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9. Reimagining Posidippus

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pp. 177-193

In 1992, an Italian bank, the Cassa di Risparmio delle Provincie Lombarde (CARIPLO), made a generous donation to the Università degli Studi di Milano, allowing it to acquire a mummy pectoral that contained a hidden treasure. The pectoral was made of cartonnage, “a kind of . . . papier mâché built up of sheets of used papyrus”.1 ...

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10. Between Literature and the Monuments

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pp. 194-216

In the summer of 1995, a team of underwater archaeologists, led by Jean-Yves Empereur (head of the Centre de recherches Alexandrines and director of research at the CNRS), made a spectacular find working in the waters beside Fort Qait Bey. There, just east of the fort and beyond the city’s eastern harbor, ...

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11. Posidippus' Iamatika

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pp. 217-233

The Milan papyrus confronts its modern readers with many surprises, among them—due to its singular subject matter—the short section entitled Iamatika.To help us get our bearings in the terrain of this extraordinary new text, I want, in this essay, to pose some rudimentary questions,

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12. Posidippus and the Admiral: Kallikrates of Samos in the Epigrams of the Milan Posidippus Papyrus (P. Mil. Vogl. VIII 309)

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pp. 234-252

The new epigrams of Posidippus, published as P. Mil. Vogl. VIII 309, cast a sudden dazzling light on an array of important topics in Hellenistic studies, ranging from Ptolemaic patronage of the arts to the early form of the poetry book. Not least among the scroll’s attractions are previously unknown poems ...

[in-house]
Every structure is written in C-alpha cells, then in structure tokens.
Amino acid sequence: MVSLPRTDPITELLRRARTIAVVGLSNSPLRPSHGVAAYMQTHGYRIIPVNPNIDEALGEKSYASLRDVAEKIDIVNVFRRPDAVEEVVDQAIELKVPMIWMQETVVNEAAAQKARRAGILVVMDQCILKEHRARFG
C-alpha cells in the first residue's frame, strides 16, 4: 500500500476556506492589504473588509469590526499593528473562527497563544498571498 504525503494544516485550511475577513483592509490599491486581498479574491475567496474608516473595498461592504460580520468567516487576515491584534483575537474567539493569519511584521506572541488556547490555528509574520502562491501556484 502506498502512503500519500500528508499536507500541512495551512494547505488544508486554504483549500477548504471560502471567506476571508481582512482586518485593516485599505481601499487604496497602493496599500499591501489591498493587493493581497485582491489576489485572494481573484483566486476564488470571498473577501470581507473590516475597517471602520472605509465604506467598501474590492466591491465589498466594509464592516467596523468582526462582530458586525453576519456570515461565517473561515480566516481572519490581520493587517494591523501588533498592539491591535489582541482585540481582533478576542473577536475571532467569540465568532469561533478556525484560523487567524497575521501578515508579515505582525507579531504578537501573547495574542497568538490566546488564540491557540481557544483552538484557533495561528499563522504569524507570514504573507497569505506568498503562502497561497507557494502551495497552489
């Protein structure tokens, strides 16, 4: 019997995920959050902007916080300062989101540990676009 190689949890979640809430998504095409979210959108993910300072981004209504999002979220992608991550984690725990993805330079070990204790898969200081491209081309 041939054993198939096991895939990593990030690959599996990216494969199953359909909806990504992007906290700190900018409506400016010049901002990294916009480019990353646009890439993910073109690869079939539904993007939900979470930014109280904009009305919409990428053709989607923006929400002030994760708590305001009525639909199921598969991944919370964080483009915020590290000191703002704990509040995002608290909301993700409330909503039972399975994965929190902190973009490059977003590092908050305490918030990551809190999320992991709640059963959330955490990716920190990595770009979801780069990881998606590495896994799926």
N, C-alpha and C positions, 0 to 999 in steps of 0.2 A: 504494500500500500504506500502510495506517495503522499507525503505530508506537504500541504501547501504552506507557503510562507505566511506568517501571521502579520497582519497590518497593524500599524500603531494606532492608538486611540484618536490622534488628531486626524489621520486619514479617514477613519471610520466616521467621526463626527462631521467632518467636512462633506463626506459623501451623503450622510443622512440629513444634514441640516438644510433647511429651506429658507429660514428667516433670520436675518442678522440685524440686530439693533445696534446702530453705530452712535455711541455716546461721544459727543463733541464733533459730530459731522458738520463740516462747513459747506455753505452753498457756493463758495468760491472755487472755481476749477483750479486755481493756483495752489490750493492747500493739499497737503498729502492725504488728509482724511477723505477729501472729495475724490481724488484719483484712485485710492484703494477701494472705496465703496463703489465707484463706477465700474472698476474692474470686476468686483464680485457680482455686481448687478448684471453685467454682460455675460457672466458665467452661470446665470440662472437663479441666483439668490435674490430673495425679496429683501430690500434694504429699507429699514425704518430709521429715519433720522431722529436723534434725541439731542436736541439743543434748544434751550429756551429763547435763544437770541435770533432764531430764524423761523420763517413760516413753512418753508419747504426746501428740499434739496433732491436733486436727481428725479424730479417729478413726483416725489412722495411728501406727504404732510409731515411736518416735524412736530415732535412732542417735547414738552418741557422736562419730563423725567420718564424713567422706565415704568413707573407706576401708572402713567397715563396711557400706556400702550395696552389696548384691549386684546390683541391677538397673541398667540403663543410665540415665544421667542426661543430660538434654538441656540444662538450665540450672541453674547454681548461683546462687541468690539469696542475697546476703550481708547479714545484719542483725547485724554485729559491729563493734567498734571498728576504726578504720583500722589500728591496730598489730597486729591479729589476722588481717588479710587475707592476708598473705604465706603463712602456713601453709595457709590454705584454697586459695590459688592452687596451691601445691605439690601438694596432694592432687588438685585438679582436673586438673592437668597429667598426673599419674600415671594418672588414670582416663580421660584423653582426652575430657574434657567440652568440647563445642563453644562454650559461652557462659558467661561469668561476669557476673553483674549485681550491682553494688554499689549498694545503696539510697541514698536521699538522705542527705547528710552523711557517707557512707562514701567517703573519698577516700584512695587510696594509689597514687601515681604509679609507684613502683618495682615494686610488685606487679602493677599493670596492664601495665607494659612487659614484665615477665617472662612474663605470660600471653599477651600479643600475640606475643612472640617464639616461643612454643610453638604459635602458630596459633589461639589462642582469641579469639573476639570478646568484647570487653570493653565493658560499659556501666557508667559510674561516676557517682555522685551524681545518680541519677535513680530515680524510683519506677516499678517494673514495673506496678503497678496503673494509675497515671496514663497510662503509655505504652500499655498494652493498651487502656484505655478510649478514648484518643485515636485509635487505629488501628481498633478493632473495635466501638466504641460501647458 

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13. The Politics and Poetics of Geography in the Milan Posidippus Section One, on Stones 1–20 AB

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pp. 253-272

At the start of his sixth Olympian ode, Pindar—comparing the construction of his song to that of a conspicuous palace whose portal is raised on golden columns—memorably states that “when a work of poetry is begun we must make the entrance far-shining ...

Bibliography

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pp. 273-292

Index of Ancient Passages Cited

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pp. 293-301

Subject Index

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pp. 302-304


E-ISBN-13: 9780472026692
E-ISBN-10: 0472026690
Print-ISBN-13: 9780472116324
Print-ISBN-10: 0472116320

Page Count: 320
Illustrations: 1 table and 4 B&W photographs
Publication Year: 2009

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Subject Headings

  • Posidippus, of Pella, b. ca. 310 B.C. -- Criticism and interpretation.
  • Callimachus -- Criticism and interpretation.
  • Epigrams, Greek -- History and criticism.
  • Greek poetry, Hellenistic -- History and criticism.